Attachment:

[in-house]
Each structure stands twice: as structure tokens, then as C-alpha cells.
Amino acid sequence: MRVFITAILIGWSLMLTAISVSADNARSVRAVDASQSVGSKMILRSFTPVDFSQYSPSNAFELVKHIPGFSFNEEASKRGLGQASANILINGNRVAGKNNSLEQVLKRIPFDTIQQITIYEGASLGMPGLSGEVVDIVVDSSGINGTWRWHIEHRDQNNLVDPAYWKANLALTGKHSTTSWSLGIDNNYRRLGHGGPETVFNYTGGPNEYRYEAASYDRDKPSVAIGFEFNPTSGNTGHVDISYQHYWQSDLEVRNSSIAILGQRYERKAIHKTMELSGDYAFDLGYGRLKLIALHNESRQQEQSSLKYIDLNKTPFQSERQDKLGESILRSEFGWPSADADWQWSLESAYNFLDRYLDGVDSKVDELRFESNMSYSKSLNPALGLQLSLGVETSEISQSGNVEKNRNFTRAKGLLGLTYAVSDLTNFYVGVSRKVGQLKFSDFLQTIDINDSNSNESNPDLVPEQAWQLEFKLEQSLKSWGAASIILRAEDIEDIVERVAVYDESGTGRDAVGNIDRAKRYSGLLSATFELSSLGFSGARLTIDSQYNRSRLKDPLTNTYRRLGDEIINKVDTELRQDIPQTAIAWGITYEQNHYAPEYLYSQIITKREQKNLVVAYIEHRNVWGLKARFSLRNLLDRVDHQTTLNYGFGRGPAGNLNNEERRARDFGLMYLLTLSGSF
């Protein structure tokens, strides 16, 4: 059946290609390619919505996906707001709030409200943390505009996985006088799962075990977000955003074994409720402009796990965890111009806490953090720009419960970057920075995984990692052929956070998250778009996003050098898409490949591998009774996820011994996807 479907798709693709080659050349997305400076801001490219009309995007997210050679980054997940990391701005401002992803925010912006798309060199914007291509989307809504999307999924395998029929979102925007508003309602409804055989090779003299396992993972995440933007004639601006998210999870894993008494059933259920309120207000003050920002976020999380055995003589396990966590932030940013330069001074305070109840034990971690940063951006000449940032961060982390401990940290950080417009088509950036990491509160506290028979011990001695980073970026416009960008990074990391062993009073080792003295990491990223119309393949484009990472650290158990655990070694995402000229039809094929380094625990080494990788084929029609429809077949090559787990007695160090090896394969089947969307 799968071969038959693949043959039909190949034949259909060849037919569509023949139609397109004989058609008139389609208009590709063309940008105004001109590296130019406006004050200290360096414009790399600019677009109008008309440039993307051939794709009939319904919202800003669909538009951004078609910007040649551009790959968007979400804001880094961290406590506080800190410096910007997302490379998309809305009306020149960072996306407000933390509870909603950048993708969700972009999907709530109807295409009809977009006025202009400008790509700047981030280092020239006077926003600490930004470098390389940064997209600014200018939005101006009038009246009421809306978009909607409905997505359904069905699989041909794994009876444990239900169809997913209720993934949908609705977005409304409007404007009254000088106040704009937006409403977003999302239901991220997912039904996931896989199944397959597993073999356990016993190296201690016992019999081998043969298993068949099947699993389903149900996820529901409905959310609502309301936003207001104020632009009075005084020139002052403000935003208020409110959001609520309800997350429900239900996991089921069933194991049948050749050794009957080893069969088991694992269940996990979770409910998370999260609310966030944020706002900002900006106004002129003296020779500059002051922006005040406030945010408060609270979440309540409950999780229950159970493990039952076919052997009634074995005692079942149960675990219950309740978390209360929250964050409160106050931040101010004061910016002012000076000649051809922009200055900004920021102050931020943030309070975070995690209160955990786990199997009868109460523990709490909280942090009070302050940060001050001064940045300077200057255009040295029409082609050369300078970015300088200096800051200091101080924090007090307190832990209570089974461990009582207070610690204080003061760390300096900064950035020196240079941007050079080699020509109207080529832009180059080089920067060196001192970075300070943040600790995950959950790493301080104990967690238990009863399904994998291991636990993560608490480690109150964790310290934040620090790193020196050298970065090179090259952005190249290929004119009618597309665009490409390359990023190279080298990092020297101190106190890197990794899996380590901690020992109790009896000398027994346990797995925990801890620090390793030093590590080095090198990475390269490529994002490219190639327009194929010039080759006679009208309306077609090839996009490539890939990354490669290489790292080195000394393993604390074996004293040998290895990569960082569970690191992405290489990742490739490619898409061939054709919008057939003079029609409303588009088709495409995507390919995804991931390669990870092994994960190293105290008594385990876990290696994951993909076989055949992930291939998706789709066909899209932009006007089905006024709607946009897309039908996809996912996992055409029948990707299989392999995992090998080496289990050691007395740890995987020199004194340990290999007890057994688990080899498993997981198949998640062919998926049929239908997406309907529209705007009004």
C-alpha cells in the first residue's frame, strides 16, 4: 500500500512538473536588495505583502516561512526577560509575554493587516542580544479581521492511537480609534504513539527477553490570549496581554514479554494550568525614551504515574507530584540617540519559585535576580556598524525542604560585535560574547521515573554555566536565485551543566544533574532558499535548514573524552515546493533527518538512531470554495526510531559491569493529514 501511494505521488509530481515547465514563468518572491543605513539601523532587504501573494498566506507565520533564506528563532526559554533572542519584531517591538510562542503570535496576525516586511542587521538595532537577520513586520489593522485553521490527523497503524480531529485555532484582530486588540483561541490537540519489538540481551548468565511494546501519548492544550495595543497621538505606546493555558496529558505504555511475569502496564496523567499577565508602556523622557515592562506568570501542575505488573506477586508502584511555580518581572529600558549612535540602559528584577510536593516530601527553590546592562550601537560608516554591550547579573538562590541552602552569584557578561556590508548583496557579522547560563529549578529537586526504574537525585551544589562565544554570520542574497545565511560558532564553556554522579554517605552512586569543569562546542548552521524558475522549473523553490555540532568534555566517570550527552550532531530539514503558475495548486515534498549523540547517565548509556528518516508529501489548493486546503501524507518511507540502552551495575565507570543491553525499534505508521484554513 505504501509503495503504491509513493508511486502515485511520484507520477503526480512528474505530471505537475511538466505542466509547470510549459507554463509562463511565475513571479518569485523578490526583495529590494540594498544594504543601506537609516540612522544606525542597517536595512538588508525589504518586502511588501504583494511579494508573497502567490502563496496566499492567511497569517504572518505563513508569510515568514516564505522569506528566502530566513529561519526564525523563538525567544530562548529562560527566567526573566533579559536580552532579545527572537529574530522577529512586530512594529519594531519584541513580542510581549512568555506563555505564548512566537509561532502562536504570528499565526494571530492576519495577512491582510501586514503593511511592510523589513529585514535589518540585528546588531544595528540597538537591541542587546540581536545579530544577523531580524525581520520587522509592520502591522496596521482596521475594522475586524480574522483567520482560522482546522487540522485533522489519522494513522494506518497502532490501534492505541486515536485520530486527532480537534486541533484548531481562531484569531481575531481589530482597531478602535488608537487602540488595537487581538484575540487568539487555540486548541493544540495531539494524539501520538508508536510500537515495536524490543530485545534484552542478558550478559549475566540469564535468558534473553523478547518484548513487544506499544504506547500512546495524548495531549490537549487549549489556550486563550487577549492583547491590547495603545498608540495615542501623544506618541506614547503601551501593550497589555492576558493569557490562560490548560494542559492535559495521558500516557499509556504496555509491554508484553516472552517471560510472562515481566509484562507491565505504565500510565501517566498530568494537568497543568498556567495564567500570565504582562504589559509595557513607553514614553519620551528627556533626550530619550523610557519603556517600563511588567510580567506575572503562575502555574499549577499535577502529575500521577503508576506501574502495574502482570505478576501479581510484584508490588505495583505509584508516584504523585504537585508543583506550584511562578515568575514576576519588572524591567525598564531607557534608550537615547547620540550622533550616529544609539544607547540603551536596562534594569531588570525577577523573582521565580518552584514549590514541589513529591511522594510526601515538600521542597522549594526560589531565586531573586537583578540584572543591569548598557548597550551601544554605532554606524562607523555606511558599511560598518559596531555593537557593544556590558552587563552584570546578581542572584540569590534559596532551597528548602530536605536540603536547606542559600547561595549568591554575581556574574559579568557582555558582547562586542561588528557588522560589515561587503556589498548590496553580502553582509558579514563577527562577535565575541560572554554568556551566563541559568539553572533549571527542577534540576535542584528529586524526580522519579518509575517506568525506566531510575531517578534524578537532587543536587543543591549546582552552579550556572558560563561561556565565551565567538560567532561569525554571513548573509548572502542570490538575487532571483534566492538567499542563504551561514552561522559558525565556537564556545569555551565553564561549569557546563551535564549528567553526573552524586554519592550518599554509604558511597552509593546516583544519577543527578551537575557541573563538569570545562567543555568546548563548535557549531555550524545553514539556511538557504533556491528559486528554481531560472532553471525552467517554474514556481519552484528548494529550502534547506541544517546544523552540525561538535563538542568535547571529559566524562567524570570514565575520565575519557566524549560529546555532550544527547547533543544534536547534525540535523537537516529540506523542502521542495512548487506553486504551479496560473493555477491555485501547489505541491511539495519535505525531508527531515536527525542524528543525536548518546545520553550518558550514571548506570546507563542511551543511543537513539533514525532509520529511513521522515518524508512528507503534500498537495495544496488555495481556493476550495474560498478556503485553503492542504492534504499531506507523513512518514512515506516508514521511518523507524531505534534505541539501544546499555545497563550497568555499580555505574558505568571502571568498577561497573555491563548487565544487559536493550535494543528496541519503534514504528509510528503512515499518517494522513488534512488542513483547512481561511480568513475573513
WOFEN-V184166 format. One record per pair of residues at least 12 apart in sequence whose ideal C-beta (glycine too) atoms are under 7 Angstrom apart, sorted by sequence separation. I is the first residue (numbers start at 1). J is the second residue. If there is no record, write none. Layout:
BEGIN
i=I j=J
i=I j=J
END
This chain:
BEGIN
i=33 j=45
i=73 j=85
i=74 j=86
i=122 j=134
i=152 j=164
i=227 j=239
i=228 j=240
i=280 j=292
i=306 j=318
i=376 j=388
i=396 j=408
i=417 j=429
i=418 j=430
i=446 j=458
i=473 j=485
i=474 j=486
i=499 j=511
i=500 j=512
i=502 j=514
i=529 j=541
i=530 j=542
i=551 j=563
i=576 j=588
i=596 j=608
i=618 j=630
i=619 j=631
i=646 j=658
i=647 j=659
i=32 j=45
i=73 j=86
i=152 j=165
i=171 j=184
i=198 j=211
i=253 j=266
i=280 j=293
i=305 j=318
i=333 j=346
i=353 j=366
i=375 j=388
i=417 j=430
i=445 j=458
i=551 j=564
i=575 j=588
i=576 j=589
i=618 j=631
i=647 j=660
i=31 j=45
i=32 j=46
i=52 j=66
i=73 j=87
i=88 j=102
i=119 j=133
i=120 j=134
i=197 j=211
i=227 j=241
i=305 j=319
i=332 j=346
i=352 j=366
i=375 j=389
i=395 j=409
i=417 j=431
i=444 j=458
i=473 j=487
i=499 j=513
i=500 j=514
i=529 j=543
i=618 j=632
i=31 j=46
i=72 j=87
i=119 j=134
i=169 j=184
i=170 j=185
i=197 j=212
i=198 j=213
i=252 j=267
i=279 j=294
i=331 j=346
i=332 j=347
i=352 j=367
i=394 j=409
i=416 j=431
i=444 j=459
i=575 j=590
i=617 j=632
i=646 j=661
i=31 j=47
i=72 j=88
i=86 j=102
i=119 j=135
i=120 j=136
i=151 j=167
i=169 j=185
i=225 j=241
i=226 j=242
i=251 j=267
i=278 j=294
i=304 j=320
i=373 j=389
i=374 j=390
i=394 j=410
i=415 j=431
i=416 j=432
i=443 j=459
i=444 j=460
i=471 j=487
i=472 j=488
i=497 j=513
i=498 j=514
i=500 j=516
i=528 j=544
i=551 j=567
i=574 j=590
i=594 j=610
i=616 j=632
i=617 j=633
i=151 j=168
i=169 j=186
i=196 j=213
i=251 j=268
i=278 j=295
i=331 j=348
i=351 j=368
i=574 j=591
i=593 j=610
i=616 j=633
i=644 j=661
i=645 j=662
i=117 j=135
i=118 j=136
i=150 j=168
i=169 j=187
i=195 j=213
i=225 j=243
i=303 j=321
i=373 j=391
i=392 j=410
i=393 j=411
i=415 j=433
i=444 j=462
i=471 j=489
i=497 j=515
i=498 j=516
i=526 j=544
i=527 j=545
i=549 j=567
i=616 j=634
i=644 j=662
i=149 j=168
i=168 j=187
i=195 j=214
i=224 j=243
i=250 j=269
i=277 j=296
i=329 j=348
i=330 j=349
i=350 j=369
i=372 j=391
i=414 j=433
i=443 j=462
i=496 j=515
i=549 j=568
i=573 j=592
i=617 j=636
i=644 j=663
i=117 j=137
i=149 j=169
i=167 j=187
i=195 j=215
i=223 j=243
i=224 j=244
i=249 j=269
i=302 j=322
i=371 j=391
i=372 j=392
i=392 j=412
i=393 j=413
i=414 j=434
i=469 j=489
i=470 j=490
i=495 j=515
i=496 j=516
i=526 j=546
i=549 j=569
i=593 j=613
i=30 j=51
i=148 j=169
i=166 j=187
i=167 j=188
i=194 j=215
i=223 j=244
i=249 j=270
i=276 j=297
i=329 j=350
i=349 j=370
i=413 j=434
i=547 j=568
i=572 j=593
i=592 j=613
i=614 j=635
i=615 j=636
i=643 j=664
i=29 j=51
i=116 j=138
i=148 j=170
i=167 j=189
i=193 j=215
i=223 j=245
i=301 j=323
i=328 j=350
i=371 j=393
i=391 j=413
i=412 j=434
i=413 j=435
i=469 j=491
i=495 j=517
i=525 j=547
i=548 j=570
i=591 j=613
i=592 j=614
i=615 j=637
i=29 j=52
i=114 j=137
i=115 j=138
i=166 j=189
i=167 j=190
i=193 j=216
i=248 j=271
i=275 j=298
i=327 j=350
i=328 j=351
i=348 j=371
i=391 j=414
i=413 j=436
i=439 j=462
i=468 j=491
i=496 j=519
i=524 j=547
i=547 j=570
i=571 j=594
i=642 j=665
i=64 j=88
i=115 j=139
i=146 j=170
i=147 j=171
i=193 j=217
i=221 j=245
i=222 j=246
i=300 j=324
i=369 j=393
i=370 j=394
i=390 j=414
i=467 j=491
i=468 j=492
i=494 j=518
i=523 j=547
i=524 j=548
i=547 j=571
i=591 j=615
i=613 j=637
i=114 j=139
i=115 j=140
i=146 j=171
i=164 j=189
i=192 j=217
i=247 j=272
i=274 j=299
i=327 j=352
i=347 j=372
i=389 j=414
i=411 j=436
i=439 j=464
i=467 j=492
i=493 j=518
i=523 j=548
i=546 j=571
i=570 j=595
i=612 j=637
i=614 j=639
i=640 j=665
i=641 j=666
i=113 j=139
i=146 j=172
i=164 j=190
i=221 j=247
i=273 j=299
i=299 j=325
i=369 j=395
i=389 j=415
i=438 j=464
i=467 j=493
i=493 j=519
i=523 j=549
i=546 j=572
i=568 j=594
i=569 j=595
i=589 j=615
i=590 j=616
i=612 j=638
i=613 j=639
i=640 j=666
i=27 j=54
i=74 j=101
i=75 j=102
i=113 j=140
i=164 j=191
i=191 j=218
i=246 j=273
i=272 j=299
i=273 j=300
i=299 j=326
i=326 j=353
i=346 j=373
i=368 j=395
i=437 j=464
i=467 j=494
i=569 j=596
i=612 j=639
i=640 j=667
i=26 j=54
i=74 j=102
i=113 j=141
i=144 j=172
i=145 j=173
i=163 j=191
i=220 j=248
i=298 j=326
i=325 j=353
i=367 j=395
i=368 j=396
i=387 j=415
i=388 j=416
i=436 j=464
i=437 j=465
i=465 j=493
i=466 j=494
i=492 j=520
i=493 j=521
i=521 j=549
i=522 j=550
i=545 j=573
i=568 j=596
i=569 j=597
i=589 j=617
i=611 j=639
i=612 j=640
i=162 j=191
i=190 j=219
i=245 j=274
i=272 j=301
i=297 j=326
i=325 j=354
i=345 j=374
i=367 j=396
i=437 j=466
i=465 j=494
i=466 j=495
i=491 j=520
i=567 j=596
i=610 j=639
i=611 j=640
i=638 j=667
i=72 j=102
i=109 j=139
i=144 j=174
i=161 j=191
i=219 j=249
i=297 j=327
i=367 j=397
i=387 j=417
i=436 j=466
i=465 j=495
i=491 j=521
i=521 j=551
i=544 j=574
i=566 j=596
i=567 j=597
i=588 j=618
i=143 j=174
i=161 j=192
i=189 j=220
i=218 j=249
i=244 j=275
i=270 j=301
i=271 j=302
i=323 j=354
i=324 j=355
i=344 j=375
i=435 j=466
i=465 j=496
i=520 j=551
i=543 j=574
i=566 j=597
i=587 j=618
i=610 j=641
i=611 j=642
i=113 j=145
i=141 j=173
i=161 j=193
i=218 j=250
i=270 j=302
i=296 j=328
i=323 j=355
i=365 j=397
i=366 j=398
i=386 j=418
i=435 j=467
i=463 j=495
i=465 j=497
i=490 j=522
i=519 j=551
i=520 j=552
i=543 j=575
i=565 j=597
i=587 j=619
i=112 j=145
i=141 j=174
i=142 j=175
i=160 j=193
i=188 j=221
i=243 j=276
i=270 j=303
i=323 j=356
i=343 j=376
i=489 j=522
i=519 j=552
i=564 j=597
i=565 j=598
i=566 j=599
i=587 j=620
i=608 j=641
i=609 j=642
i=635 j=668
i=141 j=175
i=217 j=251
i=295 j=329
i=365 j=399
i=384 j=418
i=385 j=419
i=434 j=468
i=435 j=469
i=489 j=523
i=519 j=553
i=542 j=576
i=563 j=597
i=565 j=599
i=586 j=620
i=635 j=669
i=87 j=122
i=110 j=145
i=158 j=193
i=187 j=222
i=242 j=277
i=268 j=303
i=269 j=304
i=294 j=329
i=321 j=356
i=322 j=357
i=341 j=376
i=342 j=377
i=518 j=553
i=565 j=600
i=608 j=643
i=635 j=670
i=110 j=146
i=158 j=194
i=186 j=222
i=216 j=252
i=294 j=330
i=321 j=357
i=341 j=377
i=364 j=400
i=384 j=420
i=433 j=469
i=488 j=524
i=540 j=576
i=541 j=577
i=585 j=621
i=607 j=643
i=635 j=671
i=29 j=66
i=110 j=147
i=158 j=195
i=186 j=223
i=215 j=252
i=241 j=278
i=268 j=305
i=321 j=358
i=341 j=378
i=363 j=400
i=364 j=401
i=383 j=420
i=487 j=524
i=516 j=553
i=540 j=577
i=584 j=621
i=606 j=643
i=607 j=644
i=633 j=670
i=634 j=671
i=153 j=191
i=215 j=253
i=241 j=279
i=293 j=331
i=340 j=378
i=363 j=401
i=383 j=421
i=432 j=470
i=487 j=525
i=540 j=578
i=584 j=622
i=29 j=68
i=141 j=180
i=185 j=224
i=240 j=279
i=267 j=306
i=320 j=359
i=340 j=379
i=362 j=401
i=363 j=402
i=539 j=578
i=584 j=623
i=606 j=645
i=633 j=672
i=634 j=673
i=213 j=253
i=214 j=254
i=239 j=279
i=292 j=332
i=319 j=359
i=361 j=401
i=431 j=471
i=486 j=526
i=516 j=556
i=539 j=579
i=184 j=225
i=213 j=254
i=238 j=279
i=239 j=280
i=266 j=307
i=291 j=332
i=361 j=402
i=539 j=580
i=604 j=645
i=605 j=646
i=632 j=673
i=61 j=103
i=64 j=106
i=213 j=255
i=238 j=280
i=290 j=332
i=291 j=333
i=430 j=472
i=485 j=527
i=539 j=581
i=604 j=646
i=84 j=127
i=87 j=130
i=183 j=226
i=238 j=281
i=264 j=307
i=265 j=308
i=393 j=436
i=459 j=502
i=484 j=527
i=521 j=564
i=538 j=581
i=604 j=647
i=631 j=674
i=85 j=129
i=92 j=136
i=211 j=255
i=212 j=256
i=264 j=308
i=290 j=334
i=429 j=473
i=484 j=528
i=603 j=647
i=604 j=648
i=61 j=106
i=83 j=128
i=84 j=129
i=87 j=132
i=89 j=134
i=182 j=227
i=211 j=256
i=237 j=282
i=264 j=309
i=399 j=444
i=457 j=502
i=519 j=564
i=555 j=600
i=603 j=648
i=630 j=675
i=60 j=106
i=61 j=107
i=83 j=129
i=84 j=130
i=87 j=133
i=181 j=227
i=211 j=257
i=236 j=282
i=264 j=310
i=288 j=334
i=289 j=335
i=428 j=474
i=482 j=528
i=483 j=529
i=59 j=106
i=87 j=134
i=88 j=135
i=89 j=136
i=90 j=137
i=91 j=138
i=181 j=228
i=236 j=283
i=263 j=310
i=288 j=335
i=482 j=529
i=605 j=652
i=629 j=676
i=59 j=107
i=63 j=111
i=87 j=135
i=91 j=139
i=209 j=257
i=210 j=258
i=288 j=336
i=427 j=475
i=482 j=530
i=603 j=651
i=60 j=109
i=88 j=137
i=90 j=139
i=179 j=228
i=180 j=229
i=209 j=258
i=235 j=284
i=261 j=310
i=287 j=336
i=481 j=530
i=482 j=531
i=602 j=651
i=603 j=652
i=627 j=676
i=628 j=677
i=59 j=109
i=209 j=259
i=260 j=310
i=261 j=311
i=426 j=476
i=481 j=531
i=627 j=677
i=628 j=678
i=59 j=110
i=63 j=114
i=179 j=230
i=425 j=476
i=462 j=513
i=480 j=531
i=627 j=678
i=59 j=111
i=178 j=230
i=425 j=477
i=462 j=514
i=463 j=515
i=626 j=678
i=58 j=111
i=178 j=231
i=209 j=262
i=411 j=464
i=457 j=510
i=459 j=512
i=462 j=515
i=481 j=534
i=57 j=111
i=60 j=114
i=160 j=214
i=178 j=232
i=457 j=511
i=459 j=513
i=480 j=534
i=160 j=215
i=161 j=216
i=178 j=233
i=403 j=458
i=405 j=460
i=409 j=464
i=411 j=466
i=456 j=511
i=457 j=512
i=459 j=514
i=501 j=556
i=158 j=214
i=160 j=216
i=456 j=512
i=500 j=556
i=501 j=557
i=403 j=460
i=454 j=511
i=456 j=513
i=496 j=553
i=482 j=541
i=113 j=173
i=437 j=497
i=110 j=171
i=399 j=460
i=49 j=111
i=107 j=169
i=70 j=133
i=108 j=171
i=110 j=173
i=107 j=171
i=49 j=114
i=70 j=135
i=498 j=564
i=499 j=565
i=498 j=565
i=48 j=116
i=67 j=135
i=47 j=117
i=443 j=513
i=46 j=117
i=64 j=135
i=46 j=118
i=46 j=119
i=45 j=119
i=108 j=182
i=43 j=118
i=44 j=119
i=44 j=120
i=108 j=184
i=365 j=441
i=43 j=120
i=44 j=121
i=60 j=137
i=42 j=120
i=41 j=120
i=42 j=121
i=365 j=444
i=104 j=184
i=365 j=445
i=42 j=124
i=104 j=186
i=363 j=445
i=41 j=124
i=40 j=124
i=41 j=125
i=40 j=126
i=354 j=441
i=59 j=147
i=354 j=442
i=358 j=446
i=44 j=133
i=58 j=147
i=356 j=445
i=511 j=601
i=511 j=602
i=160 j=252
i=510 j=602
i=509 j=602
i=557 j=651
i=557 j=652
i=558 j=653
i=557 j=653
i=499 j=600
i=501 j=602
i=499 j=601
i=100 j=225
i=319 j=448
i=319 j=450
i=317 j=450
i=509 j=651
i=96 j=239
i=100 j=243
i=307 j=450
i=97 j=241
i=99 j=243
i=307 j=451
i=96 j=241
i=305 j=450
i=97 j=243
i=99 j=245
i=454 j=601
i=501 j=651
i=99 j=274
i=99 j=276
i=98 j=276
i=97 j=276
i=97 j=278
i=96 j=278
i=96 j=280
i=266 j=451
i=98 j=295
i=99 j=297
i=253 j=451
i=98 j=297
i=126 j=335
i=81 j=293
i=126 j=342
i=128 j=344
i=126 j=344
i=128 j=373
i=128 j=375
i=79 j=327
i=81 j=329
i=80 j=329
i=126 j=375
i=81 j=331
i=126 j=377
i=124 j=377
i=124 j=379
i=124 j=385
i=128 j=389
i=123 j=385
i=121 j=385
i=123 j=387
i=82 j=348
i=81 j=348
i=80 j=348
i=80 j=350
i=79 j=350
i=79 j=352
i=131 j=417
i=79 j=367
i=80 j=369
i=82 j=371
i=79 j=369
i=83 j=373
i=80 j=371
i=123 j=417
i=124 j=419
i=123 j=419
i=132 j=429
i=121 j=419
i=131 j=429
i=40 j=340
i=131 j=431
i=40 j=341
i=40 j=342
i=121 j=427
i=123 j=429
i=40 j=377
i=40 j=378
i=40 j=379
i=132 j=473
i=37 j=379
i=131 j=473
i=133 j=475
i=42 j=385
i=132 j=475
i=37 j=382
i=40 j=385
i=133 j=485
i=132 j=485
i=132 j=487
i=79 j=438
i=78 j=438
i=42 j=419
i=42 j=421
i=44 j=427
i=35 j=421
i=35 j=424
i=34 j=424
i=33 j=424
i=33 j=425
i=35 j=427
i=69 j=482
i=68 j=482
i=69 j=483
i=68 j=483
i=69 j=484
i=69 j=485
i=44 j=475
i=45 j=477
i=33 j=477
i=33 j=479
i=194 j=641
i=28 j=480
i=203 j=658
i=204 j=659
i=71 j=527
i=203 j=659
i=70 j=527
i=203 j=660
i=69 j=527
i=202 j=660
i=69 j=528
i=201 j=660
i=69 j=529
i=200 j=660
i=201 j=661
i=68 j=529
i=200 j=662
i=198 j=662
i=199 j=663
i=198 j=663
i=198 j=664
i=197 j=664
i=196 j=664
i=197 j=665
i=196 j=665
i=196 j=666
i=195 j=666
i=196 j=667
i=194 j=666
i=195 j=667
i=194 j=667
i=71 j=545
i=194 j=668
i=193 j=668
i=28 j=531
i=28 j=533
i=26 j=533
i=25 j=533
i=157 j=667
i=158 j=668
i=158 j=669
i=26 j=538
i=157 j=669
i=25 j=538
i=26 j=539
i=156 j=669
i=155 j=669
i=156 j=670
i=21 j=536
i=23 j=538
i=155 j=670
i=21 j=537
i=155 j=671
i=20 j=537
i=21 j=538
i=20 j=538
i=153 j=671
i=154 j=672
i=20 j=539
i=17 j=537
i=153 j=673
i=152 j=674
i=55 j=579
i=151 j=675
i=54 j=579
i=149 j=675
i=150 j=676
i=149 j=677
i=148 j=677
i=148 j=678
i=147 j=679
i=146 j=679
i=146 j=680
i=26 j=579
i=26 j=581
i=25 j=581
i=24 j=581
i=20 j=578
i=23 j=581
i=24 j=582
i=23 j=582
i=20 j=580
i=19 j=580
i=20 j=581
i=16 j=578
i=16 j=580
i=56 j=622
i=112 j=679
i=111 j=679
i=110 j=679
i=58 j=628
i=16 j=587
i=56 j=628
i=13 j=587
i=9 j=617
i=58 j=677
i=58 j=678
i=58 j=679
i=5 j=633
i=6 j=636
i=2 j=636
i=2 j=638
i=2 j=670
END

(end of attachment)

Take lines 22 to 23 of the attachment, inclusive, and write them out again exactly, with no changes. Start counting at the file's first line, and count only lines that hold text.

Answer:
i=376 j=388
i=396 j=408